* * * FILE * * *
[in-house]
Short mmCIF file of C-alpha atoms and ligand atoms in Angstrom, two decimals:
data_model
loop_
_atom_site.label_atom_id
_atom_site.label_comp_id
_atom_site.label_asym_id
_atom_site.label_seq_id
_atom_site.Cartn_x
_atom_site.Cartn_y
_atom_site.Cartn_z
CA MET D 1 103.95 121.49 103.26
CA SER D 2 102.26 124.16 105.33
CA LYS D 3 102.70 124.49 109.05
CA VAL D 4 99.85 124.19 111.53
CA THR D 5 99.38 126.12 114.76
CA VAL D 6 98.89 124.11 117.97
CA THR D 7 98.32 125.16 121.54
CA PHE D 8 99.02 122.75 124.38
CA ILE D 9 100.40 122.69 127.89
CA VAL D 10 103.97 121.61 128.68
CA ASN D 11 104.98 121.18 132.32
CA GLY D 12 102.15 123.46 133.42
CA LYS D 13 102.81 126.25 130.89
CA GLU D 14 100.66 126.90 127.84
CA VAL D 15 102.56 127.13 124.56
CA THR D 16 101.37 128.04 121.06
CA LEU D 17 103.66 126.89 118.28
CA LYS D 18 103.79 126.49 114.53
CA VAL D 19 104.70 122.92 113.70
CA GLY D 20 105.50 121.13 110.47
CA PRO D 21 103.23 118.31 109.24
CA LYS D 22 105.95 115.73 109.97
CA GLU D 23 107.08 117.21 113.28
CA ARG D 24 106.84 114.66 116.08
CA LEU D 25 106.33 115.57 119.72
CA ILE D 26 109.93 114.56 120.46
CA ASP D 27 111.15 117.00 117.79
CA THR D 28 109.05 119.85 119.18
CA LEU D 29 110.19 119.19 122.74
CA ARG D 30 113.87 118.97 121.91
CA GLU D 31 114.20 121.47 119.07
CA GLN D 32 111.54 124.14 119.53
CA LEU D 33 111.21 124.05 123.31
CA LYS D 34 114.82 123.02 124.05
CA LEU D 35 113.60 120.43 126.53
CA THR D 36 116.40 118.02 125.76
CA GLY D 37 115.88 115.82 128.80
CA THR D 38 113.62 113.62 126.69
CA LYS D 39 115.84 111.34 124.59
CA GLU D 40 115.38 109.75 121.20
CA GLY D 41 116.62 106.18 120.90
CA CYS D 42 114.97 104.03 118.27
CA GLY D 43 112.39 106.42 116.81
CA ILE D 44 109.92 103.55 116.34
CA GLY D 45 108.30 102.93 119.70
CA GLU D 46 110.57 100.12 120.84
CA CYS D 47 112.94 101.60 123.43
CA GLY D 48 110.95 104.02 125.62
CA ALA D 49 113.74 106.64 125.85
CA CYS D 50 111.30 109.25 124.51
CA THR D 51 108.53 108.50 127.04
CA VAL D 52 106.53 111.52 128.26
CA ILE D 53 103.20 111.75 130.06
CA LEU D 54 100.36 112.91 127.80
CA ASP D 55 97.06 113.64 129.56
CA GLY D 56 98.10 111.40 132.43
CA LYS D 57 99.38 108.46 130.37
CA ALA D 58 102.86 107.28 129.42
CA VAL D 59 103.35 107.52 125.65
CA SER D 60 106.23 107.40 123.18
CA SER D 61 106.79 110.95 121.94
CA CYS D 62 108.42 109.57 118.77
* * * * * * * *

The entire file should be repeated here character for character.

[in-house]
Short mmCIF file of C-alpha atoms and ligand atoms in Angstrom, two decimals:
data_model
loop_
_atom_site.label_atom_id
_atom_site.label_comp_id
_atom_site.label_asym_id
_atom_site.label_seq_id
_atom_site.Cartn_x
_atom_site.Cartn_y
_atom_site.Cartn_z
CA MET D 1 103.95 121.49 103.26
CA SER D 2 102.26 124.16 105.33
CA LYS D 3 102.70 124.49 109.05
CA VAL D 4 99.85 124.19 111.53
CA THR D 5 99.38 126.12 114.76
CA VAL D 6 98.89 124.11 117.97
CA THR D 7 98.32 125.16 121.54
CA PHE D 8 99.02 122.75 124.38
CA ILE D 9 100.40 122.69 127.89
CA VAL D 10 103.97 121.61 128.68
CA ASN D 11 104.98 121.18 132.32
CA GLY D 12 102.15 123.46 133.42
CA LYS D 13 102.81 126.25 130.89
CA GLU D 14 100.66 126.90 127.84
CA VAL D 15 102.56 127.13 124.56
CA THR D 16 101.37 128.04 121.06
CA LEU D 17 103.66 126.89 118.28
CA LYS D 18 103.79 126.49 114.53
CA VAL D 19 104.70 122.92 113.70
CA GLY D 20 105.50 121.13 110.47
CA PRO D 21 103.23 118.31 109.24
CA LYS D 22 105.95 115.73 109.97
CA GLU D 23 107.08 117.21 113.28
CA ARG D 24 106.84 114.66 116.08
CA LEU D 25 106.33 115.57 119.72
CA ILE D 26 109.93 114.56 120.46
CA ASP D 27 111.15 117.00 117.79
CA THR D 28 109.05 119.85 119.18
CA LEU D 29 110.19 119.19 122.74
CA ARG D 30 113.87 118.97 121.91
CA GLU D 31 114.20 121.47 119.07
CA GLN D 32 111.54 124.14 119.53
CA LEU D 33 111.21 124.05 123.31
CA LYS D 34 114.82 123.02 124.05
CA LEU D 35 113.60 120.43 126.53
CA THR D 36 116.40 118.02 125.76
CA GLY D 37 115.88 115.82 128.80
CA THR D 38 113.62 113.62 126.69
CA LYS D 39 115.84 111.34 124.59
CA GLU D 40 115.38 109.75 121.20
CA GLY D 41 116.62 106.18 120.90
CA CYS D 42 114.97 104.03 118.27
CA GLY D 43 112.39 106.42 116.81
CA ILE D 44 109.92 103.55 116.34
CA GLY D 45 108.30 102.93 119.70
CA GLU D 46 110.57 100.12 120.84
CA CYS D 47 112.94 101.60 123.43
CA GLY D 48 110.95 104.02 125.62
CA ALA D 49 113.74 106.64 125.85
CA CYS D 50 111.30 109.25 124.51
CA THR D 51 108.53 108.50 127.04
CA VAL D 52 106.53 111.52 128.26
CA ILE D 53 103.20 111.75 130.06
CA LEU D 54 100.36 112.91 127.80
CA ASP D 55 97.06 113.64 129.56
CA GLY D 56 98.10 111.40 132.43
CA LYS D 57 99.38 108.46 130.37
CA ALA D 58 102.86 107.28 129.42
CA VAL D 59 103.35 107.52 125.65
CA SER D 60 106.23 107.40 123.18
CA SER D 61 106.79 110.95 121.94
CA CYS D 62 108.42 109.57 118.77